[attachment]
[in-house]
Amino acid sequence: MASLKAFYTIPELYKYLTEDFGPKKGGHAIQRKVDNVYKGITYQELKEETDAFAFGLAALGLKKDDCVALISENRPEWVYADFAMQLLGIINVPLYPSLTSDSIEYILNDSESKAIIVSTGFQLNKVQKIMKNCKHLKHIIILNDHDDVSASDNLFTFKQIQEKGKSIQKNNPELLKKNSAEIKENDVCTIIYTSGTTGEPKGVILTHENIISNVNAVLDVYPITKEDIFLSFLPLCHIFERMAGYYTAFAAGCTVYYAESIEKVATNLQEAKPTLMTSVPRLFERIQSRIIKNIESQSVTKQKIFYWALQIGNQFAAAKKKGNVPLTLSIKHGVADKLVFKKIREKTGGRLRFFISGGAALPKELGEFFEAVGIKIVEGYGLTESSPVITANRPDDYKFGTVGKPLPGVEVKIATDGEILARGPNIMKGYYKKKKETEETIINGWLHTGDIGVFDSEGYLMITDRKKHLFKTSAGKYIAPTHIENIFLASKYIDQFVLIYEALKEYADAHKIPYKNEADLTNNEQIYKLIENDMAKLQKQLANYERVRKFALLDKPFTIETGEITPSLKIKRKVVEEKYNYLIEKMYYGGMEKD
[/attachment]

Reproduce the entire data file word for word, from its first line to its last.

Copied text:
[in-house]
Amino acid sequence: MASLKAFYTIPELYKYLTEDFGPKKGGHAIQRKVDNVYKGITYQELKEETDAFAFGLAALGLKKDDCVALISENRPEWVYADFAMQLLGIINVPLYPSLTSDSIEYILNDSESKAIIVSTGFQLNKVQKIMKNCKHLKHIIILNDHDDVSASDNLFTFKQIQEKGKSIQKNNPELLKKNSAEIKENDVCTIIYTSGTTGEPKGVILTHENIISNVNAVLDVYPITKEDIFLSFLPLCHIFERMAGYYTAFAAGCTVYYAESIEKVATNLQEAKPTLMTSVPRLFERIQSRIIKNIESQSVTKQKIFYWALQIGNQFAAAKKKGNVPLTLSIKHGVADKLVFKKIREKTGGRLRFFISGGAALPKELGEFFEAVGIKIVEGYGLTESSPVITANRPDDYKFGTVGKPLPGVEVKIATDGEILARGPNIMKGYYKKKKETEETIINGWLHTGDIGVFDSEGYLMITDRKKHLFKTSAGKYIAPTHIENIFLASKYIDQFVLIYEALKEYADAHKIPYKNEADLTNNEQIYKLIENDMAKLQKQLANYERVRKFALLDKPFTIETGEITPSLKIKRKVVEEKYNYLIEKMYYGGMEKD